So the team changed shape and form over the three core years of production, from May 2011 to May 2014. While this caused some difficulties of course, what ultimately occurred is that we gradually became more focused, lean and mean. Everyone eventually grabbed a hold of a big section of the game that they could *own* and then proceeded to dig in and fully realize their piece of the puzzle. In some regards by this point, the Producer aspect of my job became to sit back and let the well-tuned team run itself.
It all starts with a clear shared vision, but in the end it’s the vision and dedication of every single individual actually doing the work that decides how the final experience turns out.
Some of the team at Pax Prime 2014. From left to right: Bob Edwards, Ben Bernard, Ryan Sheffer, Hansina Whitford, Gregory MacMartin
We set out to make the most immersive videogame we possibly could, drawing upon our idea to harness the fourth wall itself to further bolster the potential level of player immersion. We’ve received plenty of feedback from folks who say that the game had an extraordinarily high immersion factor for them, and that this came as a surprise considering “immersion” is often tied with photo-realistic graphics in modern gaming. However, we managed to achieve this with an art style just about as far removed from photo-realism as you can get.
We knew going into the project that we had a tight budget to work with, and so we knew we would need to focus on every other way of achieving immersion: narrative context and pacing, sound FX, music, lighting/environment FX, voice acting, scripted sequences, etc. We would have to conceive of a smart art style that would be doable within our budget while also specifically benefitting the story.
We had previously developed the concept of the iDGi-1 satellite for the A.R.G. The idea was that a satellite in “our world/the real world” could stream first-person control of a real human being within an alternate, future dimension. With this in mind, our initial idea for Consortium was to have a “stripped down” realistic look to the game – a lot of the unnecessary aesthetic details were to be thrown out by the satellite in order to make efficient use of its limited “quantum bandwidth.” So, realistic shapes and sizes kept in proportion to the real world, but nothing too detailed. The result of this approach in late 2011 was a haphazard mish-mash of stuff that really didn’t have an overall cohesive direction.
Jason Zayas then came in and took on the heroic task of establishing a fresh and cohesive look to the game that A) looked completely original (you can never mistake a Consortium screenshot for any other game), B) further helped sell the iDGi-1 satellite concept, and C) would not take millions of dollars and a team of a hundred artists to accomplish. With Jason working closely with Ben Bernard, our prolific and amazing environment artist, all three of these goals were met.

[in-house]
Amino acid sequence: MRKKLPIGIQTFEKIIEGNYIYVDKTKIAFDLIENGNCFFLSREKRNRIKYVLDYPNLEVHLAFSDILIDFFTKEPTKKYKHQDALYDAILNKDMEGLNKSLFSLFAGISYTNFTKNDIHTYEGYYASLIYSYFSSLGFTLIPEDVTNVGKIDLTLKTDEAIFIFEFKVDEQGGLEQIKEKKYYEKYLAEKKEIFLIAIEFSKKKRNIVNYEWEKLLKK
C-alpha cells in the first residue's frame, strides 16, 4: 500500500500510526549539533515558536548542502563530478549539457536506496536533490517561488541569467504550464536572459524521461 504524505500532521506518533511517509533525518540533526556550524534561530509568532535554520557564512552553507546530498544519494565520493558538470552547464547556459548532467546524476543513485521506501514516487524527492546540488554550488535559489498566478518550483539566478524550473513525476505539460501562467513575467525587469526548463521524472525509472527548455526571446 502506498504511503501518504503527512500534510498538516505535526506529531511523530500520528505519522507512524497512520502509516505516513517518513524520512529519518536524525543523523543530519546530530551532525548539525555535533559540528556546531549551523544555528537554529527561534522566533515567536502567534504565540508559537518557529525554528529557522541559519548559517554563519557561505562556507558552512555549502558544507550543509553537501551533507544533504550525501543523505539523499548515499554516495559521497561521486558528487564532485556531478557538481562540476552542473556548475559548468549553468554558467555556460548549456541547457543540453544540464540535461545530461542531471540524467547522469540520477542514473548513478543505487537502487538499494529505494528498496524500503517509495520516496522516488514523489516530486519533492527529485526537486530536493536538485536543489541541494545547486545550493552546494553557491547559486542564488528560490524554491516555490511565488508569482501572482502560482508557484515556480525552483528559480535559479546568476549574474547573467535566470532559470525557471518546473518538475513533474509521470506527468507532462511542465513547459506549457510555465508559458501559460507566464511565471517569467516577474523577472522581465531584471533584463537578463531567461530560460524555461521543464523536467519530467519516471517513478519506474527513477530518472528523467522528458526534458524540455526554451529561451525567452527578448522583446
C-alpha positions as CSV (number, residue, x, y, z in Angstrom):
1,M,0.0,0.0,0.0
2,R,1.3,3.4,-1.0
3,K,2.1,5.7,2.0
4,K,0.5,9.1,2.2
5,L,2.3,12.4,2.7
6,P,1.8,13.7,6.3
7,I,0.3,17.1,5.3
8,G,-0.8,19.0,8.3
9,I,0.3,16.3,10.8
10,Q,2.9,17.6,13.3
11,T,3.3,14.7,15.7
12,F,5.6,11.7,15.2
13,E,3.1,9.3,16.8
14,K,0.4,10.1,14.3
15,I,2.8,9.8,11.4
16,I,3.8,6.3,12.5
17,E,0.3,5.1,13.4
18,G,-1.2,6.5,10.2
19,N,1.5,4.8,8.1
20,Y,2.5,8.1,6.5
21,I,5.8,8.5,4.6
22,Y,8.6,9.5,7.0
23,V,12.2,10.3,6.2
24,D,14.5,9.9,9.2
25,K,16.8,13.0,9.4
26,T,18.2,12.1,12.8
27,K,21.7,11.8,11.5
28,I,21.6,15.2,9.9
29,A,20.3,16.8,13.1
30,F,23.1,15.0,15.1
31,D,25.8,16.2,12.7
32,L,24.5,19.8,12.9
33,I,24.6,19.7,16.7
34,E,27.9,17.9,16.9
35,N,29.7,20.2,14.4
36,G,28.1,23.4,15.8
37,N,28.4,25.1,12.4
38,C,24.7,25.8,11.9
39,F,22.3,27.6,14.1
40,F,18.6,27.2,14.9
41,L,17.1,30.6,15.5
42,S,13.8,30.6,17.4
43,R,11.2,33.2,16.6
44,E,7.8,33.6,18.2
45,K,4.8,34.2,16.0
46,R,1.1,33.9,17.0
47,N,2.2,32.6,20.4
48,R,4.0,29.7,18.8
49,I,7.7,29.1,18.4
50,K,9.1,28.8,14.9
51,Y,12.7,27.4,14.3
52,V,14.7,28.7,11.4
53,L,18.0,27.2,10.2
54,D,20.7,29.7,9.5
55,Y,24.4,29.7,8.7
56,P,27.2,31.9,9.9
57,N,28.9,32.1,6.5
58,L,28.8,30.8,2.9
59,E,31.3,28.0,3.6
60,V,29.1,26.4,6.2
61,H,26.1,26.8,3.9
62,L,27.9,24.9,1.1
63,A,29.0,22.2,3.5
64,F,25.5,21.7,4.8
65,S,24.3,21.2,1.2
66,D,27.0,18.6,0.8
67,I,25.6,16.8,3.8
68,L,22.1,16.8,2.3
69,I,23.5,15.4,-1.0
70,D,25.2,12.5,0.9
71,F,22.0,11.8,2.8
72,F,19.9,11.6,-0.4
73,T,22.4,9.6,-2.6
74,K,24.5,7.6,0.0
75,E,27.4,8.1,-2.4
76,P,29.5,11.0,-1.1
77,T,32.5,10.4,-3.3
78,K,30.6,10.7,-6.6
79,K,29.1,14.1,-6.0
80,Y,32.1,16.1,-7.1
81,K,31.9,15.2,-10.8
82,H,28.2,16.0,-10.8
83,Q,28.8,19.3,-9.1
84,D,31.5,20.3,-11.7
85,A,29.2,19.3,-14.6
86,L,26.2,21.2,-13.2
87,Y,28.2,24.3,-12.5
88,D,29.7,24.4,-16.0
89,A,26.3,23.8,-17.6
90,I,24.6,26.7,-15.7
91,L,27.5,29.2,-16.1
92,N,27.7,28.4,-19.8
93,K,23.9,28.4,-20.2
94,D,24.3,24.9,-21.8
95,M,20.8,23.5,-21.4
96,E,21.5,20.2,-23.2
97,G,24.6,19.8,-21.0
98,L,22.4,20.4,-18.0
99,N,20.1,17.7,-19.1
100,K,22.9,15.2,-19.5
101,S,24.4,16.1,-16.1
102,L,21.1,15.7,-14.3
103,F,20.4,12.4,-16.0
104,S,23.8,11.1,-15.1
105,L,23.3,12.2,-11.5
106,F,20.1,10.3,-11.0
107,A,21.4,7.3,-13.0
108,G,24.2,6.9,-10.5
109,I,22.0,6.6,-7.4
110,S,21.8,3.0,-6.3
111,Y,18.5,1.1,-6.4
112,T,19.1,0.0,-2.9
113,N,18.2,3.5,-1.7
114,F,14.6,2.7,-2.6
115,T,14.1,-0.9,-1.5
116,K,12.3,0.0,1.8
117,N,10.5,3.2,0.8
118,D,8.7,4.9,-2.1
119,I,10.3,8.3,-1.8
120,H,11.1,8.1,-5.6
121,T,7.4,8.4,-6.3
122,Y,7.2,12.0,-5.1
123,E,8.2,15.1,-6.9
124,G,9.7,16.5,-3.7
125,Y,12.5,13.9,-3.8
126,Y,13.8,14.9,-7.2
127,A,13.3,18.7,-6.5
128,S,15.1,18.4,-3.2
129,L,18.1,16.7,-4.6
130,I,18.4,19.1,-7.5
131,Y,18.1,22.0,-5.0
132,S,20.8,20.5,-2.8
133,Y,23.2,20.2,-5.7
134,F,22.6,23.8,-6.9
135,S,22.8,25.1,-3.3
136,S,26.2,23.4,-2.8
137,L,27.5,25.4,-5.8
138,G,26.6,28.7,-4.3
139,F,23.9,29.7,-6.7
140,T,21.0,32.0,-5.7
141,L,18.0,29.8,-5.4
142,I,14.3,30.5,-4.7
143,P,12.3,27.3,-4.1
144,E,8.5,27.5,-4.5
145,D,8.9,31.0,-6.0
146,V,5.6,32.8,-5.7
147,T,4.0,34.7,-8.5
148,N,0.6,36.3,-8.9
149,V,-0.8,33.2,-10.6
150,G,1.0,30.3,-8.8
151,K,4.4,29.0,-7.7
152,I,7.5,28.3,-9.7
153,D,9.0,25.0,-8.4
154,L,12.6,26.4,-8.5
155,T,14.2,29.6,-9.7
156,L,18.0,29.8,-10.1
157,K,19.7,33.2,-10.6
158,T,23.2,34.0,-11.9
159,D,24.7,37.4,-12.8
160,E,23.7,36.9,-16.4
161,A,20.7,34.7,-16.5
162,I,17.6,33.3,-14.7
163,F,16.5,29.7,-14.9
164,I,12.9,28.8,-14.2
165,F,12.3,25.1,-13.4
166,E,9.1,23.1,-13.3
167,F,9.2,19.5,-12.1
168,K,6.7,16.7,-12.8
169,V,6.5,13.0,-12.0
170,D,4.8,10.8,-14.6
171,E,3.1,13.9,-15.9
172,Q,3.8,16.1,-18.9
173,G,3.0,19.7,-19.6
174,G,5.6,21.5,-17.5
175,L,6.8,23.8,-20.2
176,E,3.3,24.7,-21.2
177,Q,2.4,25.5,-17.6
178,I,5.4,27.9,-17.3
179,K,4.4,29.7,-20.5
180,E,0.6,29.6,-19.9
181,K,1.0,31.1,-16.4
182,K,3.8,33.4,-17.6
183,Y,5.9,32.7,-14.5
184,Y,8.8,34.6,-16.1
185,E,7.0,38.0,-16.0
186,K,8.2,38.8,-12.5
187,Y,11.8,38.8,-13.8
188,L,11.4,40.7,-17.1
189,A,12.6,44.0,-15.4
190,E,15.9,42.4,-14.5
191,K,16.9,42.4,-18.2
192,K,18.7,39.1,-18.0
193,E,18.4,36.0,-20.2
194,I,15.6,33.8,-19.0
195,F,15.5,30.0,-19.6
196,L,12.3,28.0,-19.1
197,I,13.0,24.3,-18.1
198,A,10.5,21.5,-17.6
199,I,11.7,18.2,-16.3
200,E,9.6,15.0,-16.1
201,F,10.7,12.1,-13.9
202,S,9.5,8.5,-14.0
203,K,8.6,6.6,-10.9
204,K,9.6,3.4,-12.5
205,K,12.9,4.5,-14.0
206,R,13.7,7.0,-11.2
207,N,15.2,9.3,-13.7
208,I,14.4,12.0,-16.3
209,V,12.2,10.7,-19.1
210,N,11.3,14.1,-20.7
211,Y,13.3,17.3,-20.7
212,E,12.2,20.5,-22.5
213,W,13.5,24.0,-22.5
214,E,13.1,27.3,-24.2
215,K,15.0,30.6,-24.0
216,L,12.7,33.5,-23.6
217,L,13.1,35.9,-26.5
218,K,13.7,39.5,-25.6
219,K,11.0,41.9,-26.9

A fun fact: all of Consortium’s 3D graphics were limited to a 16-color palette. There are no traditional texture maps, only polygons with solid colors. This approach was the essence of the original idea we had conceived of before Jason took charge of the art direction, but the ideas he brought to the table were what truly gave us the consistent and cohesive look we had been looking for.
This was a watershed moment for the project, and while certainly not everyone appreciates our art style, many people seem to and it really was the ultimate and best solution for us given our two-man 3D art team.
Left: Karin Inghammar (voice of Alannah Boyle / Rook 25) and Brian Dobson (voice of Wade Harris / Rook 9)
Firstly, check out Consortium's entry in the Behind The Voice Actors database. Our game includes 23 fully voiced characters, most of which have multiple deep conversation trees.
This aspect of the project was generally a resounding success. All of the time that was spent building up the world and lore before writing the game’s story meant that there was a level of depth inherently built in to everything.
This depth and attention to detail was appreciated by the 20+ voice actors (most of whom reside in the Vancouver area) who signed on with us to help bring Consortium to life. We were so incredibly fortunate to attract the talent we managed to attract, considering our lack of experience on this front. I still remember seeing Steve nearly brought to tears when he first saw Michelle Livingstone (Knight 15) do her thing in the studio. My suspicion is that they loved Steve’s writing, or at least I like to think so. I know he looks back in hindsight on some of the lines he wrote for the game and can’t help but cringe (he’s learned a ton over the last few years!), but his incredibly fresh approach to how the narrative elements were so seamlessly woven into the game experience was really inspiring for all of us. And even beyond that, I think it was how his characters felt so real, so believable, and so human that our cast really enjoyed.